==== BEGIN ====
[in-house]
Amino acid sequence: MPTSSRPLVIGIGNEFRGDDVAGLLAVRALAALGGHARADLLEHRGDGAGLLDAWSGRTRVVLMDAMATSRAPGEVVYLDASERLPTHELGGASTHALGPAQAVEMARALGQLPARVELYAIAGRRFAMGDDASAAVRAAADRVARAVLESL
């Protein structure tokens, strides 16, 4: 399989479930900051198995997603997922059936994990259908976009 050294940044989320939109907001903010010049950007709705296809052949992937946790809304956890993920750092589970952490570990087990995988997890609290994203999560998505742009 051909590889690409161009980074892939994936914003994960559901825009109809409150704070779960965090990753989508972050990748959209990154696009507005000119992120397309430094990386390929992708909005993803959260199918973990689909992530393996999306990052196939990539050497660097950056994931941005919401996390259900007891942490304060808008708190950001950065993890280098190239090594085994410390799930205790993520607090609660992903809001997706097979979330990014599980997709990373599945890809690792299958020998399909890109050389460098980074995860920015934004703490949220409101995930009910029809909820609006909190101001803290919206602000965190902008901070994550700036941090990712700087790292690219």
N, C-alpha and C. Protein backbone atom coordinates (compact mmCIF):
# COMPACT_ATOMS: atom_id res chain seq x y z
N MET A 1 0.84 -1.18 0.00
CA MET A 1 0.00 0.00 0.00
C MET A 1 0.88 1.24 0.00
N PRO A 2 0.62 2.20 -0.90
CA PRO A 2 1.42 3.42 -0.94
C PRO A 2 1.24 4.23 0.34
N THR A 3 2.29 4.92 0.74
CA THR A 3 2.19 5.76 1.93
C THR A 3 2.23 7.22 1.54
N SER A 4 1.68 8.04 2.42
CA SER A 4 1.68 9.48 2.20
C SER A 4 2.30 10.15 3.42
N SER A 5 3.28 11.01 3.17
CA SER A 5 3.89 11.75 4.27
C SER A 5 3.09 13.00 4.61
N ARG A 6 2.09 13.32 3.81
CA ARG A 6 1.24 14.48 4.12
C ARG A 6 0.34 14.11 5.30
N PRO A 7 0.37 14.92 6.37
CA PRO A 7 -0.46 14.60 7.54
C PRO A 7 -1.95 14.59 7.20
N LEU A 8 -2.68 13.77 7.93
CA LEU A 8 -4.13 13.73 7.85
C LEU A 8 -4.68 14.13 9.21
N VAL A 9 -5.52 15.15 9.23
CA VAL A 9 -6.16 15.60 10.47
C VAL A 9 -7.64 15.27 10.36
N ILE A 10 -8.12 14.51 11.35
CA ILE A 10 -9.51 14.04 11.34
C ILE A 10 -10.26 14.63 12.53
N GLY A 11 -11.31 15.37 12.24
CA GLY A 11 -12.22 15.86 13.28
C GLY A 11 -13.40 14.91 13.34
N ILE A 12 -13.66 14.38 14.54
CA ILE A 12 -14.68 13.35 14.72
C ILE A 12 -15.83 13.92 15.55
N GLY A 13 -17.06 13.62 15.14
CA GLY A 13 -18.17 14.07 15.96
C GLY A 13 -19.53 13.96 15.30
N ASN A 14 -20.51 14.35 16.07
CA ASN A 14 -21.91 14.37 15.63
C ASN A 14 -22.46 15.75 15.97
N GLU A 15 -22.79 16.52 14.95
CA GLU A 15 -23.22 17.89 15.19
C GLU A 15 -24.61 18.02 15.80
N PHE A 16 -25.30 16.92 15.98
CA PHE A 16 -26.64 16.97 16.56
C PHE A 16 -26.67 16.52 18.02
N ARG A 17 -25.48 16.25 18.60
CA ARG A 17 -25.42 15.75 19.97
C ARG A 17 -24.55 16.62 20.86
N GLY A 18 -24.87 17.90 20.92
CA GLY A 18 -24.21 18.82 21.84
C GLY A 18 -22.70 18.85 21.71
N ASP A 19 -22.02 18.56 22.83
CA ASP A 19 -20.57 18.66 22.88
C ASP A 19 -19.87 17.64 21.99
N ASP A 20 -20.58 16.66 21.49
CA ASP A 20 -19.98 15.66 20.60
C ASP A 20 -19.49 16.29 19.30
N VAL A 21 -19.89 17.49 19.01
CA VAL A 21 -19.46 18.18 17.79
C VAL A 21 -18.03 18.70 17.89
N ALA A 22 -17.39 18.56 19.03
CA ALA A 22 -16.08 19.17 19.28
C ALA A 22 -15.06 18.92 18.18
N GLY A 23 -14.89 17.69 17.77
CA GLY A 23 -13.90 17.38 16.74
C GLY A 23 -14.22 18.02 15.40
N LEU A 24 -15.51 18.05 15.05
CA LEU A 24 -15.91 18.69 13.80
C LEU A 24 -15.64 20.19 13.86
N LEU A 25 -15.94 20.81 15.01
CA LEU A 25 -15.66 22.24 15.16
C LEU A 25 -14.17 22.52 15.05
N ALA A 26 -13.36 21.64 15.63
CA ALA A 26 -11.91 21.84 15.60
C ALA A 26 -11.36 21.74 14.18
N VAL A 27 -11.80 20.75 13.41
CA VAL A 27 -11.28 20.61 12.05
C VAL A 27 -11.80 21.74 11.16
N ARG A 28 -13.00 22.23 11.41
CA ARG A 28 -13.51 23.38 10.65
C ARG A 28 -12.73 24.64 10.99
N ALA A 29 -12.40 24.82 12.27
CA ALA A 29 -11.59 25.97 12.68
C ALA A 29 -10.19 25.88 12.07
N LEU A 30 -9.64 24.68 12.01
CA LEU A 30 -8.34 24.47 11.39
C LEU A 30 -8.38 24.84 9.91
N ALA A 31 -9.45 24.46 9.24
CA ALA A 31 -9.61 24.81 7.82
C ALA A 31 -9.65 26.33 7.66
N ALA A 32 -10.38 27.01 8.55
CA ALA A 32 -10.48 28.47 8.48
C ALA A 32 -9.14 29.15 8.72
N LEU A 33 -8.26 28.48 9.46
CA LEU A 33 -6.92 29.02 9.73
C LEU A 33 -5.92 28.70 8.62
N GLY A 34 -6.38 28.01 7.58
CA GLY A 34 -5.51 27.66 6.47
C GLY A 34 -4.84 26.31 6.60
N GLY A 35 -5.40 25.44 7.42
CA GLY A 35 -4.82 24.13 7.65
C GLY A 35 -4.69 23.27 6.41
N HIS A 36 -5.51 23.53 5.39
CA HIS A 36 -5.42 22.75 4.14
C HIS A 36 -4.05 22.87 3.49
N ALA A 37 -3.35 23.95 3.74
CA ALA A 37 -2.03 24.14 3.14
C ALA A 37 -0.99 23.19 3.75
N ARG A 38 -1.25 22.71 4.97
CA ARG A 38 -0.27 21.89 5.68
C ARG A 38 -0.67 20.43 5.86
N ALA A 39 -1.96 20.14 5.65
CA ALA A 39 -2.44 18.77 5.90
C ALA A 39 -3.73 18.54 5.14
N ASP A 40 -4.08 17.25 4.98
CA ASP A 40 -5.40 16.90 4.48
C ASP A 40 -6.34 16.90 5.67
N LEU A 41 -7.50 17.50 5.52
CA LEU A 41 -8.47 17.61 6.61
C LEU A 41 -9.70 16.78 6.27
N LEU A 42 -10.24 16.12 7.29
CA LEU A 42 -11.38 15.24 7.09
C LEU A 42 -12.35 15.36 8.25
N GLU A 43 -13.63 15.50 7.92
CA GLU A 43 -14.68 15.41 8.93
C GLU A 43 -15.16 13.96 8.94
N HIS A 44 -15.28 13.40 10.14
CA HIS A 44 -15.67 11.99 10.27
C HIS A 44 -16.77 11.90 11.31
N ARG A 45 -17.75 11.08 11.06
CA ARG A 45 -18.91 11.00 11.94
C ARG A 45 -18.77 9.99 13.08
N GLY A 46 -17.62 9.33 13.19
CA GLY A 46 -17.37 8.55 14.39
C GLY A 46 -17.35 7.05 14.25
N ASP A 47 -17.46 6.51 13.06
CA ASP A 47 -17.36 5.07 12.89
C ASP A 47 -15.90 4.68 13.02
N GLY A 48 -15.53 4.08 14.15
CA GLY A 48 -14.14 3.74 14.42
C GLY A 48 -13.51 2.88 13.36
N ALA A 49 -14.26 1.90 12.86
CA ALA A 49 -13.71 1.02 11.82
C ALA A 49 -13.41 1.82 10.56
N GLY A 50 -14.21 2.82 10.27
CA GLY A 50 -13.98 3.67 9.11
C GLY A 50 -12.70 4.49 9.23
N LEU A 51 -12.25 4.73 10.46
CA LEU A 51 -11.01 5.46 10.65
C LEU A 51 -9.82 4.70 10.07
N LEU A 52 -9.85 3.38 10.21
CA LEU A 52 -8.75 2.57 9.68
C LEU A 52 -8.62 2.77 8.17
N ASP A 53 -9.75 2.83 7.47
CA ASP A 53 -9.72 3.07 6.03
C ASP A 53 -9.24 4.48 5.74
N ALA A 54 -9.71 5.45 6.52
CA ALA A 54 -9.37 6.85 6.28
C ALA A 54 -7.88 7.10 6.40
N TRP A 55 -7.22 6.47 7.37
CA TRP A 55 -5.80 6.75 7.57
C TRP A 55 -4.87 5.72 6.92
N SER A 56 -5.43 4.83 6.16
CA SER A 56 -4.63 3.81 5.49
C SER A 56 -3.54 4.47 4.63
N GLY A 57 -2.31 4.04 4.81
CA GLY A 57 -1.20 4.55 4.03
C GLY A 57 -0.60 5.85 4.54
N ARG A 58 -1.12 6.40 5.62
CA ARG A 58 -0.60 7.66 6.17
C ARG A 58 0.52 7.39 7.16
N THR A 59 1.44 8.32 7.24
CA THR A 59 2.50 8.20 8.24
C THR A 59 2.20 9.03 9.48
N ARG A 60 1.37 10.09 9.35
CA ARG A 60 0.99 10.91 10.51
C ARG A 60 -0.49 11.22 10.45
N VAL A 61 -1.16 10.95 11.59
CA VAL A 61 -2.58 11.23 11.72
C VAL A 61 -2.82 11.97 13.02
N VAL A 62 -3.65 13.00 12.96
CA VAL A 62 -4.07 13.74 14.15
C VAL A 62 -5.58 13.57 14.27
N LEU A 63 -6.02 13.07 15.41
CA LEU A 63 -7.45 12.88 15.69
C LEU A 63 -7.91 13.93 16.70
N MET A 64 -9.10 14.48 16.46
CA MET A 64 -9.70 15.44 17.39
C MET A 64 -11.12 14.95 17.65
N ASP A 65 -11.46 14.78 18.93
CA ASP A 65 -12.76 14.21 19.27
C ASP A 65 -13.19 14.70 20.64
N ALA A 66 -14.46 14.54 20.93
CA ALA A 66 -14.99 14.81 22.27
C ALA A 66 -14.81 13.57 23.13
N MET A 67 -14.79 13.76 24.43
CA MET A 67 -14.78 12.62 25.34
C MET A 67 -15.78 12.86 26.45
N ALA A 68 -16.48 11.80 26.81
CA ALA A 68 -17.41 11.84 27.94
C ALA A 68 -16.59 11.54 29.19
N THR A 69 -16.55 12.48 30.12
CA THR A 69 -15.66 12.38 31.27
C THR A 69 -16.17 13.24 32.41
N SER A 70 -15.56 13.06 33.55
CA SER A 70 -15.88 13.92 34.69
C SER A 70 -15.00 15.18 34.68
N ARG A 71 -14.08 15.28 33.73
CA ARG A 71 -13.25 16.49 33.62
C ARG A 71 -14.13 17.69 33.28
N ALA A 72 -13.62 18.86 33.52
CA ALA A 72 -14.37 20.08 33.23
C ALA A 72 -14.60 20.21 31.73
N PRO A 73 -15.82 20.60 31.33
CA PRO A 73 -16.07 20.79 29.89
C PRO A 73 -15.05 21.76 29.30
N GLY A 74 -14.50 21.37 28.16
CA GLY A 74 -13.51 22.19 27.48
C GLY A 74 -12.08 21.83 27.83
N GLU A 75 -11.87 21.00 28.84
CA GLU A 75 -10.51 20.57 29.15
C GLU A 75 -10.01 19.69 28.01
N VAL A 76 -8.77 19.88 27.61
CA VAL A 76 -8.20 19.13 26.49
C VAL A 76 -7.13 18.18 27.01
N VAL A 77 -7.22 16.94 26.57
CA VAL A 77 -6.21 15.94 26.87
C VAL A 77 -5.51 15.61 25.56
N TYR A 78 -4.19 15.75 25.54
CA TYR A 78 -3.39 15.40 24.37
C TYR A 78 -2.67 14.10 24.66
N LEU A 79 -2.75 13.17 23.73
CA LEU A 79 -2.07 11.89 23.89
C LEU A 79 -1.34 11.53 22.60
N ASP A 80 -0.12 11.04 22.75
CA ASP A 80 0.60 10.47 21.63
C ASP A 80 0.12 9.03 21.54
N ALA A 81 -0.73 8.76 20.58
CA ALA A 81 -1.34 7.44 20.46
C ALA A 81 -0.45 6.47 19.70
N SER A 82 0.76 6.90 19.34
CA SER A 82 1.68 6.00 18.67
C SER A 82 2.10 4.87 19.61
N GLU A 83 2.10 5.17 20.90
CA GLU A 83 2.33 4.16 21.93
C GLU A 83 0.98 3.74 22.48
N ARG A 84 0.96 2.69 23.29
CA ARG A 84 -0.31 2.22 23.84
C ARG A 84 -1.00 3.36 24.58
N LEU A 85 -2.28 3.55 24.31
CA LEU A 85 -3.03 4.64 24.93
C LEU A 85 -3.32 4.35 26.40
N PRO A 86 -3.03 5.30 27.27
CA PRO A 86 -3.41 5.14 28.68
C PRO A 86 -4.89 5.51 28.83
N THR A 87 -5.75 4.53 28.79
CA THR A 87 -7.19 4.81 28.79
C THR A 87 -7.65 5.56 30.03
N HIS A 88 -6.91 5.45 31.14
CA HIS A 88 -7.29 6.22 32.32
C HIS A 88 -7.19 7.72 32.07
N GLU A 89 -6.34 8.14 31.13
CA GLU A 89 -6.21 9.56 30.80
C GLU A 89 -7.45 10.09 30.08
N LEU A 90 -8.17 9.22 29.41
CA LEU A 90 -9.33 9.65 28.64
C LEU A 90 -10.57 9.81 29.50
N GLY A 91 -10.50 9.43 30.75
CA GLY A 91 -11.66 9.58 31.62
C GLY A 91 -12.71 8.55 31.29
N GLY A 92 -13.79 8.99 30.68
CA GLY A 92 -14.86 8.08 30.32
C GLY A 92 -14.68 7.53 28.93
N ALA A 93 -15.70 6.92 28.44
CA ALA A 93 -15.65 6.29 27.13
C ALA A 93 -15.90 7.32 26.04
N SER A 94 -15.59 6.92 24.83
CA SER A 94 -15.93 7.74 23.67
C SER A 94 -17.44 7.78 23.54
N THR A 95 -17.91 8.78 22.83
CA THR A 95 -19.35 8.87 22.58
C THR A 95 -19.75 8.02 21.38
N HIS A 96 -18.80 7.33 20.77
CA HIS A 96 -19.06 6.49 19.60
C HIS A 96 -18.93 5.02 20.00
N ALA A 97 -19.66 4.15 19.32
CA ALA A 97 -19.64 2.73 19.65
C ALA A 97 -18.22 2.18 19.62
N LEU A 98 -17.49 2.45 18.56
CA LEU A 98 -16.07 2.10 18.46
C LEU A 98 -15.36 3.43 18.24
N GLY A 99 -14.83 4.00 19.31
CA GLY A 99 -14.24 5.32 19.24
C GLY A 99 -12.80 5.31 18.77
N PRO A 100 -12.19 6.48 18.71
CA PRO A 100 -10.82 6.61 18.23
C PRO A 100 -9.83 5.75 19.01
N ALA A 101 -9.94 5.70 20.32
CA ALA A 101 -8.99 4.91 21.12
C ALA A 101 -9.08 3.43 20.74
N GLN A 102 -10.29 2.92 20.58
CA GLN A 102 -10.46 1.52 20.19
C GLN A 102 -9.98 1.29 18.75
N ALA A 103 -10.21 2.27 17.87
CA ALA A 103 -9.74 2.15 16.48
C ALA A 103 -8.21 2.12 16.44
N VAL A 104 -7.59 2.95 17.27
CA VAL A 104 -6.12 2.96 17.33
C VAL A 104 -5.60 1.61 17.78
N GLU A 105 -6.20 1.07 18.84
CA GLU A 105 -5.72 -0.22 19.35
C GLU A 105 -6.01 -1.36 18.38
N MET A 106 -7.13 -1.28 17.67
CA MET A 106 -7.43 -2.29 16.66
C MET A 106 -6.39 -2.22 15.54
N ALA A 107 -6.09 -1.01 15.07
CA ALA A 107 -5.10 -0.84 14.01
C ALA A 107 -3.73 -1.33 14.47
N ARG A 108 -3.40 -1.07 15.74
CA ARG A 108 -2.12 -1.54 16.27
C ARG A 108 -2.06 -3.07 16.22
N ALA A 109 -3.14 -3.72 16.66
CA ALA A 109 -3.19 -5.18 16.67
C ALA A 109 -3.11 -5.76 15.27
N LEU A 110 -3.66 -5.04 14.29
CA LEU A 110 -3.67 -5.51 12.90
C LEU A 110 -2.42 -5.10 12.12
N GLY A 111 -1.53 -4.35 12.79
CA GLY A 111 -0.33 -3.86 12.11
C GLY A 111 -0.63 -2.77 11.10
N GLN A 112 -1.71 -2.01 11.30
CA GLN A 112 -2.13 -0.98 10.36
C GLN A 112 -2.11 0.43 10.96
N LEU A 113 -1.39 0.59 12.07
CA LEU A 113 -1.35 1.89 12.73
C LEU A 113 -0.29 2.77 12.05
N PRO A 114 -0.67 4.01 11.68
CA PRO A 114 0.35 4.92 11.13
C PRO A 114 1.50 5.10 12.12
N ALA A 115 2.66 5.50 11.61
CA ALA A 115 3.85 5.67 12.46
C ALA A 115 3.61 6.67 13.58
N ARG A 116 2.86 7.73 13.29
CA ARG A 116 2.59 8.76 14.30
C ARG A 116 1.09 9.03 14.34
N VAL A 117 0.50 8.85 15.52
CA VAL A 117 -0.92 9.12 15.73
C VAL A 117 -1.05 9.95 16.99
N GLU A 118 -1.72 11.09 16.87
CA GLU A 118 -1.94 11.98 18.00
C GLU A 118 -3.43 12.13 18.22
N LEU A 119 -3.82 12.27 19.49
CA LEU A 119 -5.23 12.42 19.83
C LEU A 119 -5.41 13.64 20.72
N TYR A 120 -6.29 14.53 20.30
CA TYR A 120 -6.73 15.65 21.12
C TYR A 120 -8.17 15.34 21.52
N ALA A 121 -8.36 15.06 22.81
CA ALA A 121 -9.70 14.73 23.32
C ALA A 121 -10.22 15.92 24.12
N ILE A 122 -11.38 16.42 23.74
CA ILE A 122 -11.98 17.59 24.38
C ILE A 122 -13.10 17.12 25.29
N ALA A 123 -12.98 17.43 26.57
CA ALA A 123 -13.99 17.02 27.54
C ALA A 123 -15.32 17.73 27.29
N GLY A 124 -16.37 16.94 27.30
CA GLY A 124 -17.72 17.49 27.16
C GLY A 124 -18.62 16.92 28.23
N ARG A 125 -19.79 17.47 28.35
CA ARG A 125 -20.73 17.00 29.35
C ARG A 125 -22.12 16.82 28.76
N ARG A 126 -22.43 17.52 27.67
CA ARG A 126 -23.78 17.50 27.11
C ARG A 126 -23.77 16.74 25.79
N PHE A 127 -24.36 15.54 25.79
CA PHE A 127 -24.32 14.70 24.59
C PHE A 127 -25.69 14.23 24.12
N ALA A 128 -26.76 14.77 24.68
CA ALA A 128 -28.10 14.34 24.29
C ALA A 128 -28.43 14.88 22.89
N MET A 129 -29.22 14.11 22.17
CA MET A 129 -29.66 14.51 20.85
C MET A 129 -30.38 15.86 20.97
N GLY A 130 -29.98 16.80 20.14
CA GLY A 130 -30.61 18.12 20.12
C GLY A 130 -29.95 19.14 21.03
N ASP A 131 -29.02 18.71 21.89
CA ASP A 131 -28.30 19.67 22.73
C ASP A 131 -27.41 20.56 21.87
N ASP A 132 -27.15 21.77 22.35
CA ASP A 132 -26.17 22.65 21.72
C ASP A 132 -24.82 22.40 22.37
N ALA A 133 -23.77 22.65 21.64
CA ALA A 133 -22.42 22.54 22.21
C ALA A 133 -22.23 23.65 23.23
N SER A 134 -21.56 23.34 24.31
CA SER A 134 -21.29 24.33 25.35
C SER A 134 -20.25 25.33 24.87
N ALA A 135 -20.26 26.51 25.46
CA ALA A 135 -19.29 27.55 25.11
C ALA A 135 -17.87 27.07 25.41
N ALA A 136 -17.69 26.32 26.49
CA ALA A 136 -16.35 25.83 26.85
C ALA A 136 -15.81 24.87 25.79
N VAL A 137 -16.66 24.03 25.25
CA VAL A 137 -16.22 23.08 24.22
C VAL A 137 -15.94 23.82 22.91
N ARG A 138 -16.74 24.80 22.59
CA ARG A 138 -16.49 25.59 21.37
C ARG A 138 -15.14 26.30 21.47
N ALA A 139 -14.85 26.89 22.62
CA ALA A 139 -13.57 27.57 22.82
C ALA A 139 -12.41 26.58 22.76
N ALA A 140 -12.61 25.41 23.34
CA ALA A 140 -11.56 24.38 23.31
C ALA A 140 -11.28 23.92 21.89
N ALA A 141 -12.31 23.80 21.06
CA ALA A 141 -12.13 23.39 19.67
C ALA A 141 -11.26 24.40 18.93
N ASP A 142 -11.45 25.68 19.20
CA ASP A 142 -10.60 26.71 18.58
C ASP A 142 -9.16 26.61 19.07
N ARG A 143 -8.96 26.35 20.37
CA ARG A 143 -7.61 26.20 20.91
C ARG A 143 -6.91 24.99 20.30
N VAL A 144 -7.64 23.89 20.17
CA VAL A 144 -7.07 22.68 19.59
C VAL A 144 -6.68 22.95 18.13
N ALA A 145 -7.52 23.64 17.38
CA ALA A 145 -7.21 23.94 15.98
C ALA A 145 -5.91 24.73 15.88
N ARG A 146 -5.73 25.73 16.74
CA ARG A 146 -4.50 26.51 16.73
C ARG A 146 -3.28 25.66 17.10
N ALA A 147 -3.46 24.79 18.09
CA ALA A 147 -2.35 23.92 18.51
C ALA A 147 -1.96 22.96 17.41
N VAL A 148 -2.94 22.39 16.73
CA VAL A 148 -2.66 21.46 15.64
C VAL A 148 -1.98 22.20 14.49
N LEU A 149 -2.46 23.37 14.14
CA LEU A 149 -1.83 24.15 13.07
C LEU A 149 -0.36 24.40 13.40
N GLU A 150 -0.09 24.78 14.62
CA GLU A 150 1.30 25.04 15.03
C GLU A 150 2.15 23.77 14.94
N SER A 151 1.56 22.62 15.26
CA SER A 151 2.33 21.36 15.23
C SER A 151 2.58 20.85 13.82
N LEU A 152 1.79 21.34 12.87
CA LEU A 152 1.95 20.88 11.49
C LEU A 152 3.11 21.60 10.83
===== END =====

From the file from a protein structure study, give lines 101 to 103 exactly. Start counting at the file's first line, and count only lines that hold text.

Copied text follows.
C ALA A 32 -9.14 29.15 8.72
N LEU A 33 -8.26 28.48 9.46
CA LEU A 33 -6.92 29.02 9.73